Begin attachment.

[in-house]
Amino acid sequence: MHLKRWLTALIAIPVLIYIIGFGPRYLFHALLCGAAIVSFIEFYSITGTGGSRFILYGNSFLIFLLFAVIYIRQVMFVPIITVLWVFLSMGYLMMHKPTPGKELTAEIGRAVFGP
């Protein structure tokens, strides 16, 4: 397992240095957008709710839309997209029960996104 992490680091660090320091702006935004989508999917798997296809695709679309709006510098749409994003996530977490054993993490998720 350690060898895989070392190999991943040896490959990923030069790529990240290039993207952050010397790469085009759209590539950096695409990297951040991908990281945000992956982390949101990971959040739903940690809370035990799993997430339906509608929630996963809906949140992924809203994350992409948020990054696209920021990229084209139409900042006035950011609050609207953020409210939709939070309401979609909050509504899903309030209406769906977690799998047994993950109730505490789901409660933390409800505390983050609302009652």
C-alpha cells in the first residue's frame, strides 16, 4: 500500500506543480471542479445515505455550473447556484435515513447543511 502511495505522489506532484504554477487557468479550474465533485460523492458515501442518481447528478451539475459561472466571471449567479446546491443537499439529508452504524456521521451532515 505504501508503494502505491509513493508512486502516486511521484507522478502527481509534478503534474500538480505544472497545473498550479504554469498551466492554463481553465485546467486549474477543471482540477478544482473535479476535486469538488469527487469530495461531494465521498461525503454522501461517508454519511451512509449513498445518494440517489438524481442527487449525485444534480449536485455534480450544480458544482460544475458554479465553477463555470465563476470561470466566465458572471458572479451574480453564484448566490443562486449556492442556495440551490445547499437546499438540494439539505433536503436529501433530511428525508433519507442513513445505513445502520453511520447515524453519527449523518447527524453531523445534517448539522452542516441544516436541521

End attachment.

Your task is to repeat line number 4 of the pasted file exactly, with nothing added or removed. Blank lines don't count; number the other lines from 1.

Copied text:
C-alpha cells in the first residue's frame, strides 16, 4: 500500500506543480471542479445515505455550473447556484435515513447543511 502511495505522489506532484504554477487557468479550474465533485460523492458515501442518481447528478451539475459561472466571471449567479446546491443537499439529508452504524456521521451532515 505504501508503494502505491509513493508512486502516486511521484507522478502527481509534478503534474500538480505544472497545473498550479504554469498551466492554463481553465485546467486549474477543471482540477478544482473535479476535486469538488469527487469530495461531494465521498461525503454522501461517508454519511451512509449513498445518494440517489438524481442527487449525485444534480449536485455534480450544480458544482460544475458554479465553477463555470465563476470561470466566465458572471458572479451574480453564484448566490443562486449556492442556495440551490445547499437546499438540494439539505433536503436529501433530511428525508433519507442513513445505513445502520453511520447515524453519527449523518447527524453531523445534517448539522452542516441544516436541521